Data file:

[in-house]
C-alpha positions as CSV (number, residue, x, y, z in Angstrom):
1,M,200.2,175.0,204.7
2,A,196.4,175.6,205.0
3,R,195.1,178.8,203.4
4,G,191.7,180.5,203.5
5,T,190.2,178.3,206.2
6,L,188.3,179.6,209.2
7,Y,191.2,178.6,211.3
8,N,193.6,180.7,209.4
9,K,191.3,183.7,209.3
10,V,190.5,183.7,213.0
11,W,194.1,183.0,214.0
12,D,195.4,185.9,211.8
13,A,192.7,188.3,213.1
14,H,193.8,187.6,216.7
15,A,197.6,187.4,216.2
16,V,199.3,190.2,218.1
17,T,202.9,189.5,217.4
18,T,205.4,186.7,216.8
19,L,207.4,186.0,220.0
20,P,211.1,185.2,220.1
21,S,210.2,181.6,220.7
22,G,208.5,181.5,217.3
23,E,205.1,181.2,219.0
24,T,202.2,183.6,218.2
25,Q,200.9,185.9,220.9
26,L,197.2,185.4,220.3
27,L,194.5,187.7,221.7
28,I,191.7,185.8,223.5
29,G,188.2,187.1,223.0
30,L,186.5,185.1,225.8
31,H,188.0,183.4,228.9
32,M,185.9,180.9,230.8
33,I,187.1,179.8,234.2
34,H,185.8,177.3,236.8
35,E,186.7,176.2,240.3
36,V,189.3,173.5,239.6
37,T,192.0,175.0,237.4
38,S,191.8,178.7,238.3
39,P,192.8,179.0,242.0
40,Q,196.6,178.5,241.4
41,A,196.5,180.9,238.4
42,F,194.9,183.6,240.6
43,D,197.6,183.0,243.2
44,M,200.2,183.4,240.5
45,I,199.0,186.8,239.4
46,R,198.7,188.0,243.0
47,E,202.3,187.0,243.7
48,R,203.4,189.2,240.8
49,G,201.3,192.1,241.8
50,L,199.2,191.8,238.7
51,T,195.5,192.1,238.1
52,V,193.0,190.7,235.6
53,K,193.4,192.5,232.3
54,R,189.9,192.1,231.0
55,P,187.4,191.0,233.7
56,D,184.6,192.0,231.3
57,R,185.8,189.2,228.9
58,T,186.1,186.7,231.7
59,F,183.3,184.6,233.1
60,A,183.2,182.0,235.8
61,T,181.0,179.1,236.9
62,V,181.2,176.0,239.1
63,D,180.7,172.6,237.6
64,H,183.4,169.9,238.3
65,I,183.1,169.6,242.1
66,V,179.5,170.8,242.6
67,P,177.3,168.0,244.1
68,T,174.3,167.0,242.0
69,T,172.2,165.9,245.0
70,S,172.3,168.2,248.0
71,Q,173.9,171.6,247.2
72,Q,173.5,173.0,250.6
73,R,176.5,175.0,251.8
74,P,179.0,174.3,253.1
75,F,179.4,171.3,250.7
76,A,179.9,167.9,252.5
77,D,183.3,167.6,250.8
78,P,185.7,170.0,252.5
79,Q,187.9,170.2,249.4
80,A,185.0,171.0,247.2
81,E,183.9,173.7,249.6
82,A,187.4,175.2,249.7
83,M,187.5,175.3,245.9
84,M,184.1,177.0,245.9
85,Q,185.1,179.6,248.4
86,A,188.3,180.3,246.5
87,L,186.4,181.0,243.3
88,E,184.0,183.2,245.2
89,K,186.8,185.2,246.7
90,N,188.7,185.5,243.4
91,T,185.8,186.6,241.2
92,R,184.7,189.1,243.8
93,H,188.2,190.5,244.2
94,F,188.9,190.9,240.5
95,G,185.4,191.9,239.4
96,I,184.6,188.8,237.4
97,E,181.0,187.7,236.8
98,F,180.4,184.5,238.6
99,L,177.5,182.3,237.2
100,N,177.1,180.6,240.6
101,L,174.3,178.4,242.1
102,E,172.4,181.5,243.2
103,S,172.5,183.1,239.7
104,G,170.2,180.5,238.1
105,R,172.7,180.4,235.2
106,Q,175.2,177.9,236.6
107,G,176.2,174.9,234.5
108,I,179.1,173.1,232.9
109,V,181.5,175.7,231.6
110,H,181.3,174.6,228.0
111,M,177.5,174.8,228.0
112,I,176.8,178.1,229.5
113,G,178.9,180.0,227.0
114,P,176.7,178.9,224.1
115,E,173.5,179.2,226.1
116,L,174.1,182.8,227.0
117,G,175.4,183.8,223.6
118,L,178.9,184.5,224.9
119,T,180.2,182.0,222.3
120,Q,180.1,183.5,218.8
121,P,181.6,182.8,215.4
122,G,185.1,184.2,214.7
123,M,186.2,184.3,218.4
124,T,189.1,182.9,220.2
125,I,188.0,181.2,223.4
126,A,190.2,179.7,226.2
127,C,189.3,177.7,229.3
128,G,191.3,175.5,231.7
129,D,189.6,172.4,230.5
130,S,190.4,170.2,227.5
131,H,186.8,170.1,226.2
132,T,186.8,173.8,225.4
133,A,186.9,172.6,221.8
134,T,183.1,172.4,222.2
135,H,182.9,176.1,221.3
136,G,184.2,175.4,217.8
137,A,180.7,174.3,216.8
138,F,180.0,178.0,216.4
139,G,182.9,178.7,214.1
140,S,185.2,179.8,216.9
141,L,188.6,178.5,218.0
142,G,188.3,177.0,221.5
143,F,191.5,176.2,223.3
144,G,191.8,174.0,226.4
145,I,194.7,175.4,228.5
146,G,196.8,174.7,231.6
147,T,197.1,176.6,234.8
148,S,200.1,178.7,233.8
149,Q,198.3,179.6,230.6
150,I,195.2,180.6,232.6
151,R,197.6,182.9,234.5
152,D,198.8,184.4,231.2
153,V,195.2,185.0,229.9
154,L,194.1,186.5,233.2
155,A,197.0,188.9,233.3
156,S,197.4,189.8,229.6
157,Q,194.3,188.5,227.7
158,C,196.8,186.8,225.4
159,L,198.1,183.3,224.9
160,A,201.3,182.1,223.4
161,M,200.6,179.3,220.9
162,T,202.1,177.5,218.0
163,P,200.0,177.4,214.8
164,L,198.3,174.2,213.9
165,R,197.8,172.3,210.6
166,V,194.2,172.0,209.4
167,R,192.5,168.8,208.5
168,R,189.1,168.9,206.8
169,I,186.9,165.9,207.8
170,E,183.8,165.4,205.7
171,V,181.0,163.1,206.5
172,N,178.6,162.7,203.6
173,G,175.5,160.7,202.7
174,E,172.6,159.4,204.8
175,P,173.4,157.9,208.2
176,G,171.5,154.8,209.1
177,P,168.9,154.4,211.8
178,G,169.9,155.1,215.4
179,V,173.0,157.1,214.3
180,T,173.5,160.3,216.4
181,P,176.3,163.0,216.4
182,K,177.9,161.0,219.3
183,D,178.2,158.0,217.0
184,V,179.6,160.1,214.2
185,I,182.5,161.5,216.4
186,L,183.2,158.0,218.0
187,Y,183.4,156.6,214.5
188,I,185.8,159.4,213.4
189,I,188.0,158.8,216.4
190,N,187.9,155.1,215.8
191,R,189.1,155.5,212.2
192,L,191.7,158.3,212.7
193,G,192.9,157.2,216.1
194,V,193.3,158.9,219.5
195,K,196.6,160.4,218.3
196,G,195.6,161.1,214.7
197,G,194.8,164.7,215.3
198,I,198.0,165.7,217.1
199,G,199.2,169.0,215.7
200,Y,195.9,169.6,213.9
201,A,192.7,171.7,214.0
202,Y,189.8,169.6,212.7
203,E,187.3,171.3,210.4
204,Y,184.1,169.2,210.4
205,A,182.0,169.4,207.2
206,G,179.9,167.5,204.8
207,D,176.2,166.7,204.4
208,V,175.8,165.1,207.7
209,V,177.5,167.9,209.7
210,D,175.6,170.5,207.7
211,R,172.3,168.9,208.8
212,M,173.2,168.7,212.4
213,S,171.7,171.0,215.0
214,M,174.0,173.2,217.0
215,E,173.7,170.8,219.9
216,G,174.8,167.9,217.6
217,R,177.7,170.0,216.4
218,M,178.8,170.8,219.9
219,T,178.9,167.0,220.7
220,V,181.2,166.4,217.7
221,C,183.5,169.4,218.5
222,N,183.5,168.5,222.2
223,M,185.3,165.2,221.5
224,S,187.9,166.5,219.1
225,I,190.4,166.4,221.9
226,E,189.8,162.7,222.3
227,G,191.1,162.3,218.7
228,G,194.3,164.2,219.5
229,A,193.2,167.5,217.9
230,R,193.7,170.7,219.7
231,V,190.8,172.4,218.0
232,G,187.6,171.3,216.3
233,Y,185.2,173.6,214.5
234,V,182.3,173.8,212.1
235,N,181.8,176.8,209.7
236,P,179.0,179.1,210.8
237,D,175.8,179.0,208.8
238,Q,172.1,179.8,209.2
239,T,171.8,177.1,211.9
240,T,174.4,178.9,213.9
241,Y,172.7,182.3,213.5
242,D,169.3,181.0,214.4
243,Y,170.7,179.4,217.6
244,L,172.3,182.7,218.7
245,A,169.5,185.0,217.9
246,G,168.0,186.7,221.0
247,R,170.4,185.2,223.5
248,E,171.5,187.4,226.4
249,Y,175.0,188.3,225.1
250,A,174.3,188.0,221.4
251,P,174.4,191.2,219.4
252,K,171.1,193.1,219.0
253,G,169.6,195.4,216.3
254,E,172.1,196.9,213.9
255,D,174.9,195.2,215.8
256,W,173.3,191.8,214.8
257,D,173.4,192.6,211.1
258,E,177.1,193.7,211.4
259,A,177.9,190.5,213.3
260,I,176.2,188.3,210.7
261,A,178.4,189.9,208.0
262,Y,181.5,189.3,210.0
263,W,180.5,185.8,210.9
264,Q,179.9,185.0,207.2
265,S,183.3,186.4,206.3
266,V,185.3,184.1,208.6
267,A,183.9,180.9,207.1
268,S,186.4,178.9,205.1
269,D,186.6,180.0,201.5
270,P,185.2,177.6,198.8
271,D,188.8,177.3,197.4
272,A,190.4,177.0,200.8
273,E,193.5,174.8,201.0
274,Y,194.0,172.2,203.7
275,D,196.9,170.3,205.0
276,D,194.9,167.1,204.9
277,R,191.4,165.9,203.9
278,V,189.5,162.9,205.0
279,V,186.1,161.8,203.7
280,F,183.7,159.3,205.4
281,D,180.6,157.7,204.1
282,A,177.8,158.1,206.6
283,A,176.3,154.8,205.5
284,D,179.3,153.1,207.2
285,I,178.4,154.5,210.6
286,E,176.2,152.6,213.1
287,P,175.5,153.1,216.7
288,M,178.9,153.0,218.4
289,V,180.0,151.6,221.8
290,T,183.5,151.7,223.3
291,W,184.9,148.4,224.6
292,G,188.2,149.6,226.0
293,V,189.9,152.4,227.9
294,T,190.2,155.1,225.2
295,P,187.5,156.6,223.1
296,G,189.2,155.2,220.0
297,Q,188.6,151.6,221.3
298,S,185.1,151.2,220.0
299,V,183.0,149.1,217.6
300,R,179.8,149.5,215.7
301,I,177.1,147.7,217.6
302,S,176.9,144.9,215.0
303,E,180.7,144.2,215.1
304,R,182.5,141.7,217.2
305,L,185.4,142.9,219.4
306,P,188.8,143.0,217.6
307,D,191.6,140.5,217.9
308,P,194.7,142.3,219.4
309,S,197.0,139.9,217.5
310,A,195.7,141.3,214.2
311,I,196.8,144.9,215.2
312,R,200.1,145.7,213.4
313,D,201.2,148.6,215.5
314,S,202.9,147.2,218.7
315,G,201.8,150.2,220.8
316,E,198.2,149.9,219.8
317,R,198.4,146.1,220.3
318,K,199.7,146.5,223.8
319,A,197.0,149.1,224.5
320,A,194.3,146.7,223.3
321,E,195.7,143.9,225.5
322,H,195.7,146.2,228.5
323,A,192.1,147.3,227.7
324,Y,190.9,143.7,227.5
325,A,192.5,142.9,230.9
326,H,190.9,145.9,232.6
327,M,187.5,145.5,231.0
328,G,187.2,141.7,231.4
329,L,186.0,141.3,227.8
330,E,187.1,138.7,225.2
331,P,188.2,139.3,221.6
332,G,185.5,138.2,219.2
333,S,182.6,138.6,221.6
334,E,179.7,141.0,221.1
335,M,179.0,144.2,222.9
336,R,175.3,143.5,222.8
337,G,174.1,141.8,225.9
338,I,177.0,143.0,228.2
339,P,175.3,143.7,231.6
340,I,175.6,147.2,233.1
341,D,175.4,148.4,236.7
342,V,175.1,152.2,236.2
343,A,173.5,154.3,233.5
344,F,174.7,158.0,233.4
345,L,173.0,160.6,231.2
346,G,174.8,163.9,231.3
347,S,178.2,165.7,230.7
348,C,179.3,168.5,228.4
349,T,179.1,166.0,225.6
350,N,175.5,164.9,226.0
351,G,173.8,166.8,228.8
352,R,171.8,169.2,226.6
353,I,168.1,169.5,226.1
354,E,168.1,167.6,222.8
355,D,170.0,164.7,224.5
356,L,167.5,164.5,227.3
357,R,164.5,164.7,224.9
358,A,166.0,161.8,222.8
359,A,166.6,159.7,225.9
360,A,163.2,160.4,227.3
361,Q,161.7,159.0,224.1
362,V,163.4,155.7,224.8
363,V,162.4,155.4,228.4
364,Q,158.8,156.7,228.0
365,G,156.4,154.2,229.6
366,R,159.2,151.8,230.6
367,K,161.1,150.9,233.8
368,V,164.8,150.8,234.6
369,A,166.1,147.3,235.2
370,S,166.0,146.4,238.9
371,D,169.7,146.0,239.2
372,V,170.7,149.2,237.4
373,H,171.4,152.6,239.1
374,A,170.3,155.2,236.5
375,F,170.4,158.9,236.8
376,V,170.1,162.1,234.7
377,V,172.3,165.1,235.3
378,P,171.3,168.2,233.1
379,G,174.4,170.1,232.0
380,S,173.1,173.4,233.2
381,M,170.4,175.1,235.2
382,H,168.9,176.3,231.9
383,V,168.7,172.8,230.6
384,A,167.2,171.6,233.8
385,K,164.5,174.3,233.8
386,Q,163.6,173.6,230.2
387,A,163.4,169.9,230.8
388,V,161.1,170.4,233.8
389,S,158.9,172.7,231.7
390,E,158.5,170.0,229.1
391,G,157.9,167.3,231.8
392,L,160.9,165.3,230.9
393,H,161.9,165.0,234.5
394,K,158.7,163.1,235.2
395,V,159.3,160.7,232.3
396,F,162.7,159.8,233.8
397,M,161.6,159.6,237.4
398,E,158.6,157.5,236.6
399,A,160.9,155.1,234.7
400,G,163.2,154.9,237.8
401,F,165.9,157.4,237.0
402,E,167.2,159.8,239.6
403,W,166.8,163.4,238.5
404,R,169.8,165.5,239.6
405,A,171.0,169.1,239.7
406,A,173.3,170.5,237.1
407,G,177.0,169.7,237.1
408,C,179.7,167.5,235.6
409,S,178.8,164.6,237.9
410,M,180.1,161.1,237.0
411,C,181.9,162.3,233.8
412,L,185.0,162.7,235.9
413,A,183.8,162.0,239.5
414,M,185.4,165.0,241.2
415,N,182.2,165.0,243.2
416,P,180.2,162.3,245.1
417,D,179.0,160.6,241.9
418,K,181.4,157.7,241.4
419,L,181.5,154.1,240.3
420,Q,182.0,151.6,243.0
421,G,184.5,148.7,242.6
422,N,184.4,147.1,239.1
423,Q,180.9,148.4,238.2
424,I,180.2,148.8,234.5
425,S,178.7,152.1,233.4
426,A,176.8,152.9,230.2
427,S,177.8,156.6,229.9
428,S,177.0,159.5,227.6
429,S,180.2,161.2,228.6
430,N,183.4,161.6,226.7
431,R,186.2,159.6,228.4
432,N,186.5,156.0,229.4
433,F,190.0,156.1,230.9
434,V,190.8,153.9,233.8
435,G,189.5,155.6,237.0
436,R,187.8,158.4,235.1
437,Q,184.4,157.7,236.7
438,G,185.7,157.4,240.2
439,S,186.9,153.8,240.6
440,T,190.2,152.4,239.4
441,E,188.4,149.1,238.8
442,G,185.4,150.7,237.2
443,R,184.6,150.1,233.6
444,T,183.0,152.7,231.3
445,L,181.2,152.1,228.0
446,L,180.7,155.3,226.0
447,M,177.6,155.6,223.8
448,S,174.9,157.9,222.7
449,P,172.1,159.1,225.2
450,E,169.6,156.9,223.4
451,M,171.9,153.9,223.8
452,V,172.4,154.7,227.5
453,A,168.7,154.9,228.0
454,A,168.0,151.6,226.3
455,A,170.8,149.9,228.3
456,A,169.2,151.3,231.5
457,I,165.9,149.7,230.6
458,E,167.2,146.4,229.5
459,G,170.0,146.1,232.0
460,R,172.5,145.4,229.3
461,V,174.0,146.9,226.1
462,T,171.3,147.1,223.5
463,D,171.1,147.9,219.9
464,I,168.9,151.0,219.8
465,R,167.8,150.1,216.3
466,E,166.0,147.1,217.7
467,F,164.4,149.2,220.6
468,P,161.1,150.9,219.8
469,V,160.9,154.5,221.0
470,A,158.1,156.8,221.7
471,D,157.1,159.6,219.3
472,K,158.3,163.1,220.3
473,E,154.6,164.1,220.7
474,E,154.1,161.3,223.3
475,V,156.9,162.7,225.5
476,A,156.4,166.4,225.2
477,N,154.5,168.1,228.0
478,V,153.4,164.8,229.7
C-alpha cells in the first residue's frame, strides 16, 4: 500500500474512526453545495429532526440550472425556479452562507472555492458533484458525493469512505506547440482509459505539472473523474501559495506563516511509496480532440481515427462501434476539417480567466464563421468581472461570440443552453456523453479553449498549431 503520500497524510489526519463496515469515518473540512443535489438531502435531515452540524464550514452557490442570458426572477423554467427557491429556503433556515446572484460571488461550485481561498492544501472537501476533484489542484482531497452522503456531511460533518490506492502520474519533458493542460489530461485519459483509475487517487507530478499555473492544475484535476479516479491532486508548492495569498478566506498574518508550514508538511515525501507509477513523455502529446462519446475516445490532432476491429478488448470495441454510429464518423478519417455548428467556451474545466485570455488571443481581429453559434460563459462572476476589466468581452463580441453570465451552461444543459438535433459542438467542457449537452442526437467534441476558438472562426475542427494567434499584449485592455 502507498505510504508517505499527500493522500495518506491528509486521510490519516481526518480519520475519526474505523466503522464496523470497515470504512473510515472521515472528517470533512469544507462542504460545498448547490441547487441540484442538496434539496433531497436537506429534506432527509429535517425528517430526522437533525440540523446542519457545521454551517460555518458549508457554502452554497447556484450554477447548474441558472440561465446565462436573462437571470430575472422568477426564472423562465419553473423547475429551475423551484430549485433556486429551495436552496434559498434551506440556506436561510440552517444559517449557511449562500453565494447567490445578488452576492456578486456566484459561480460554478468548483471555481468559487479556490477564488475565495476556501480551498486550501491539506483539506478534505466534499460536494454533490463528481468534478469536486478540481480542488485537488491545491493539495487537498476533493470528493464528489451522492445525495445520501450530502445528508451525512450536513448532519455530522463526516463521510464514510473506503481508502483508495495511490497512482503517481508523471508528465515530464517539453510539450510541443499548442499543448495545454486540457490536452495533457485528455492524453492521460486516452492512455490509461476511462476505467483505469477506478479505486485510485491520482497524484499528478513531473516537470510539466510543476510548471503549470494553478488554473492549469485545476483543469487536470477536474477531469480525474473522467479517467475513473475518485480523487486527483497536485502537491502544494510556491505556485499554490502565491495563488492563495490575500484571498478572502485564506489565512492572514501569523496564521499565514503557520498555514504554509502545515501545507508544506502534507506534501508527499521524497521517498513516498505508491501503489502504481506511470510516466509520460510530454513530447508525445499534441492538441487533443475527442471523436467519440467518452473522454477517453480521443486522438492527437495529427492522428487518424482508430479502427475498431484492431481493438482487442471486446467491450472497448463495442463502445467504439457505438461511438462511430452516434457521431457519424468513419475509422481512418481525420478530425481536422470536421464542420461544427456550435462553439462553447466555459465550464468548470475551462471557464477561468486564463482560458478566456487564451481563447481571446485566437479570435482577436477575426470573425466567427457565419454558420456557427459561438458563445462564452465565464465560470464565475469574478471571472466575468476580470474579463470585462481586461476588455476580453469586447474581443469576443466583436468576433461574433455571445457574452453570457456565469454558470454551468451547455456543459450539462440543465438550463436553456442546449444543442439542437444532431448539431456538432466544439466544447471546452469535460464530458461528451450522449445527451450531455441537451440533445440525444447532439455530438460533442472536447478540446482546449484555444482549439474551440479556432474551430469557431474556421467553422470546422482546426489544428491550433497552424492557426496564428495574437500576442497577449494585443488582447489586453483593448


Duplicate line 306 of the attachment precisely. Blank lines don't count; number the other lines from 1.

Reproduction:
304,R,182.5,141.7,217.2